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Real Estate Best Practice: Policies and Procedures for Handling Multiple Offers

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By Ernie Whitehouse

The residential real estate markets of 2013 are churning a lot of emotions for home buyers and sellers alike. Whether a buyer loses a house in a multiple offer situation or a seller loses the highest or best offer due to a buyer withdrawing, the emotional fury is unpleasant and often directed towards the agent. We have all seen this scenario repeatedly and it has a profound impact on professional reputation. Does your business have a Real Estate Best Practice in place to deal with multiple offer situations?

The primary drivers are tight inventories, low interest rates and strong buyer demand. Today, these elements are prevalent in most markets across the U.S.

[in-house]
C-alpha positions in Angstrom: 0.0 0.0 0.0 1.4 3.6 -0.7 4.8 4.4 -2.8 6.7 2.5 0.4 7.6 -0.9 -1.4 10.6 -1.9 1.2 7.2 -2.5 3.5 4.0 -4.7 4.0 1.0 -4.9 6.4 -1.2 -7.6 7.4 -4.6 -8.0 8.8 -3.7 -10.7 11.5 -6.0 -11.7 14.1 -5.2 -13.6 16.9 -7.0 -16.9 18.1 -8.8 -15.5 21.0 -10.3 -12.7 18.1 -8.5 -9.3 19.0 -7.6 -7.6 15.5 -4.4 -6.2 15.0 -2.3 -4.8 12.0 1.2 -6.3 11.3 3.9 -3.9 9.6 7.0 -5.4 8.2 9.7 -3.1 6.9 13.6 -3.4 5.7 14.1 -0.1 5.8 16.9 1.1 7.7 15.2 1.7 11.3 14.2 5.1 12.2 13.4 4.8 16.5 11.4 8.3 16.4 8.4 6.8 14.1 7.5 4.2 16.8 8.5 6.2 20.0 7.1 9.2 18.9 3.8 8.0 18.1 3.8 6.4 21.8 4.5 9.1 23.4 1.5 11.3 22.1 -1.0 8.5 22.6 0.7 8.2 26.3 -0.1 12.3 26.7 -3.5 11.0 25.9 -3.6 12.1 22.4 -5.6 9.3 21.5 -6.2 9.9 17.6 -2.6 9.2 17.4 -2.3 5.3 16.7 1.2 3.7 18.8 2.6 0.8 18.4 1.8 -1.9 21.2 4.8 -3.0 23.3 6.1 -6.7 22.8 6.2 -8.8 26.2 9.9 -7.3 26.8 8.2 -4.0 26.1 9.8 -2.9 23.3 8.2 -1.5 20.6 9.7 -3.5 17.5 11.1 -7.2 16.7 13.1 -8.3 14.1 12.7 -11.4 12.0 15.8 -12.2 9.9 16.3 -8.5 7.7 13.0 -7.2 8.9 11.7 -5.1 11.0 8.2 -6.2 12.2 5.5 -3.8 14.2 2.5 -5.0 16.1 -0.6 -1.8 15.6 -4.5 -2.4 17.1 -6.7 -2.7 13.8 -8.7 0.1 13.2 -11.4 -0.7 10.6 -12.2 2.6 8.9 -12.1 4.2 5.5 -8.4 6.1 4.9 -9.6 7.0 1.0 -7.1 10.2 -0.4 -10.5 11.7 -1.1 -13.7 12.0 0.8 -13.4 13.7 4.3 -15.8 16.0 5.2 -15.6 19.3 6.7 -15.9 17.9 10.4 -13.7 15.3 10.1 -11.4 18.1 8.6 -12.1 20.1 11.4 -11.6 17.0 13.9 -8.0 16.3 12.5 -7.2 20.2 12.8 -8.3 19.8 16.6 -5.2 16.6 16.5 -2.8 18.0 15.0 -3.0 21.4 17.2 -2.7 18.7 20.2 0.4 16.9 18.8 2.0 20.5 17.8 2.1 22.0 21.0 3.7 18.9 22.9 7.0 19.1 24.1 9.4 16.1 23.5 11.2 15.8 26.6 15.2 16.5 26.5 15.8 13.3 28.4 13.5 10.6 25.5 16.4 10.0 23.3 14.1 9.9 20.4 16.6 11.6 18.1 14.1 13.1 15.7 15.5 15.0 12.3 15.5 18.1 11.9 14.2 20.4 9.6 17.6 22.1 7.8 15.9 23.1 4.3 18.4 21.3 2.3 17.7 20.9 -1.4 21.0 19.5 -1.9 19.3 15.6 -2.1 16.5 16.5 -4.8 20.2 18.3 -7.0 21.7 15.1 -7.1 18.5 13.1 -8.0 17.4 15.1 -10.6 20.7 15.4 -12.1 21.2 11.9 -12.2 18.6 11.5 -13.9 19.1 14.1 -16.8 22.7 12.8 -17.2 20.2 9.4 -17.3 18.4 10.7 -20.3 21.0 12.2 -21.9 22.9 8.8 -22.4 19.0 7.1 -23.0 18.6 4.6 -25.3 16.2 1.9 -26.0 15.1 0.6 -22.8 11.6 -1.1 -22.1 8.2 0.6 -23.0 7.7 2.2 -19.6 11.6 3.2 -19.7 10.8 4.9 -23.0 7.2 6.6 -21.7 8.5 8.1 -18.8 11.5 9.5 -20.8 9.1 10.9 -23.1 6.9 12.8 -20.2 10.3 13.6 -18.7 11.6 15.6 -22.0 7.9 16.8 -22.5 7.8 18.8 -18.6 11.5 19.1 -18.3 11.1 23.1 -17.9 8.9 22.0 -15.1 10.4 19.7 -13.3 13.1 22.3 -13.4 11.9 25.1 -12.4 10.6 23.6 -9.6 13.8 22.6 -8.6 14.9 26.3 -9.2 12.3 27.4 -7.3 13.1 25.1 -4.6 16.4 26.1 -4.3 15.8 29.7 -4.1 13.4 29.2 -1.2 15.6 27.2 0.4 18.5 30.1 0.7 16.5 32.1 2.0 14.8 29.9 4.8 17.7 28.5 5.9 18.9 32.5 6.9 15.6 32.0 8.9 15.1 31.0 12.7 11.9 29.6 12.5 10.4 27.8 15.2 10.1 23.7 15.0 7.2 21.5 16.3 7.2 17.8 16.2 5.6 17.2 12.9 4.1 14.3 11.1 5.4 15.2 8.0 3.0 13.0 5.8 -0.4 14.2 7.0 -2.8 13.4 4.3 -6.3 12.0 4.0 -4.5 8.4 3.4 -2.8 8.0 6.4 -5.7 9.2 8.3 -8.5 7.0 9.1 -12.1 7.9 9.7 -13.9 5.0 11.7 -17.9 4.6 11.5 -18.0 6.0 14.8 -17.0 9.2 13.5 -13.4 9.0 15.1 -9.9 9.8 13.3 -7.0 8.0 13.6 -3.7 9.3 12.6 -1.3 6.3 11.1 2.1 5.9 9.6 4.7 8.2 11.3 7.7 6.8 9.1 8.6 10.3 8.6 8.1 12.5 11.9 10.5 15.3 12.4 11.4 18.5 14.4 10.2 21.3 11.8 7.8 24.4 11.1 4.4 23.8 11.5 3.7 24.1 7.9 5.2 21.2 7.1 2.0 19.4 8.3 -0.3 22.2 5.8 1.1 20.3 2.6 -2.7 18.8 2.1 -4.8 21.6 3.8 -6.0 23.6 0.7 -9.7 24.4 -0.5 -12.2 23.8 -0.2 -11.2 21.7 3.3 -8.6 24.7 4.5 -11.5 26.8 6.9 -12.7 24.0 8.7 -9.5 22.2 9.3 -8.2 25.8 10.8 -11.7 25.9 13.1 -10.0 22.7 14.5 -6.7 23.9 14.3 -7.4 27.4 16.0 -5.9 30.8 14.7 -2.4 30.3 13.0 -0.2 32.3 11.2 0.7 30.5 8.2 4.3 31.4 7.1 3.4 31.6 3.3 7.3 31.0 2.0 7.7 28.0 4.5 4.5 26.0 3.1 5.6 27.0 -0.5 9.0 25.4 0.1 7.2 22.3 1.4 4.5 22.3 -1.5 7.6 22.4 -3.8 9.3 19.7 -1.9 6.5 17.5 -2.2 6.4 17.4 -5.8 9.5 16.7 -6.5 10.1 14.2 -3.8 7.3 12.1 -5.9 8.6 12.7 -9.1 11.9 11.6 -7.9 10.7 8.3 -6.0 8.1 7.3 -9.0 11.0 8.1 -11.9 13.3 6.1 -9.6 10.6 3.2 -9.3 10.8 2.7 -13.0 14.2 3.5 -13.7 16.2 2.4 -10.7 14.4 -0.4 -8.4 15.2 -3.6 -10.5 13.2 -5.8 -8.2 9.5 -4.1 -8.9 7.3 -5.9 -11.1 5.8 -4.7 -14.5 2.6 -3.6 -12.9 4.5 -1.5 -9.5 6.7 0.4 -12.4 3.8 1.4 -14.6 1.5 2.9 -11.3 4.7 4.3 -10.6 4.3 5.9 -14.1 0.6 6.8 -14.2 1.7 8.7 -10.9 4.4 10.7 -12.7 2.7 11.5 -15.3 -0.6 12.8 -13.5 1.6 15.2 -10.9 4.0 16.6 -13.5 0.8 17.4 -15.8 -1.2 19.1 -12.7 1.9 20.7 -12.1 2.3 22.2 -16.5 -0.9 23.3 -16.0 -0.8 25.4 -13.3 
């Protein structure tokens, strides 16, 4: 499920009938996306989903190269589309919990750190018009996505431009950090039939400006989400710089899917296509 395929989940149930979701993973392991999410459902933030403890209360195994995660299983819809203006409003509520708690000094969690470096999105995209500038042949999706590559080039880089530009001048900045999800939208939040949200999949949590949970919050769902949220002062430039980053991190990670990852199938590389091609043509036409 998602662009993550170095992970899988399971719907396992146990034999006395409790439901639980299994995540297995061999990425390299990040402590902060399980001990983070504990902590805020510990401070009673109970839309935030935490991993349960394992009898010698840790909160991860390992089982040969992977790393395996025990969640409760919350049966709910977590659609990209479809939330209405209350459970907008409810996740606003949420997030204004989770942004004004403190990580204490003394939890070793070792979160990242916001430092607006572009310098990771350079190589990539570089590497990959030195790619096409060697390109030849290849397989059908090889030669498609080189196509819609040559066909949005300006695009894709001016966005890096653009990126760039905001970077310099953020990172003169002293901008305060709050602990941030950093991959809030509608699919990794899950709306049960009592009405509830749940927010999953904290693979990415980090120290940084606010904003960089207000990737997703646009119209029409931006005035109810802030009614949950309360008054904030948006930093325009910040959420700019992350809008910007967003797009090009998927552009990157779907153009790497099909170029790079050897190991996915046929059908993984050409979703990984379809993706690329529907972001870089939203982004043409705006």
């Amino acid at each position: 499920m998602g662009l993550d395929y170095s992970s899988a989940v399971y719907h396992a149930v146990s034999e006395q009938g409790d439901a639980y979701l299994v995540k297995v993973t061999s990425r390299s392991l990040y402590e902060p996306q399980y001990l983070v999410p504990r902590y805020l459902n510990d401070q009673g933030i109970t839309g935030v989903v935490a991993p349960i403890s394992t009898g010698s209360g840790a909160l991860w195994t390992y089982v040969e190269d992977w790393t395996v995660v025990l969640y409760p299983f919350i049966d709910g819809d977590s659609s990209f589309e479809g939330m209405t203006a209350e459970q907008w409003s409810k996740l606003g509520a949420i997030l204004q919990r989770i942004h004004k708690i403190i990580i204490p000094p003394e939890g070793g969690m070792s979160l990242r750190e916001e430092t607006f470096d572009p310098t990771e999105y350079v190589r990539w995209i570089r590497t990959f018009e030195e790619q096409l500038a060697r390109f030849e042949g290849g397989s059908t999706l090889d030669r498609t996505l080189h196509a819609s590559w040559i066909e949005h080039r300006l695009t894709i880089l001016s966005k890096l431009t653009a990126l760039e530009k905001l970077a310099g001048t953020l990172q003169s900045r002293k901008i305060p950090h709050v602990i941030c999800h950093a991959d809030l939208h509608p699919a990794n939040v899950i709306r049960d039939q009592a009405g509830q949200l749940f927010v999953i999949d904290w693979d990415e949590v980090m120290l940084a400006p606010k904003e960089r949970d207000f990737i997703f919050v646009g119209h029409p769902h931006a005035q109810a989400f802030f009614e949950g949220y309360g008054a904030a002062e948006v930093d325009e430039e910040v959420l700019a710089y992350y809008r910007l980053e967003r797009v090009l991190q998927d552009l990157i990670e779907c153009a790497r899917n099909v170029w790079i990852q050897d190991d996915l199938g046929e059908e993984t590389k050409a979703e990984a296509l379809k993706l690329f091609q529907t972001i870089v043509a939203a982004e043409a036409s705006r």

These high energy emotions are fueled by:

- Miscommunication between agents and clients,

- Misunderstanding of the perceived ‘rights’ buyers and sellers may or may not have to certain key information during the negotiation process, and

- Agents acting on behalf of their client’s best interests without full understanding of options and the corresponding risks and rewards, and a clear direction and consent by their client.

Negotiating for the purchase or sale of a home entails the classic risk reward dynamic. It is important for all parties to understand the risks and rewards of the negotiation process, and be very clear to all possible outcomes. All too often these perceived rights and entitlements are at the heart of the misunderstandings and resulting strong emotions. With all options fully disclosed to buyers and sellers, emotions and disappointment are greatly reduced. At the heart of these discussions, agents should insist that buyers and sellers make all decisions, and never act on behalf of their client without clear understanding of the risks and full authorization by the client.

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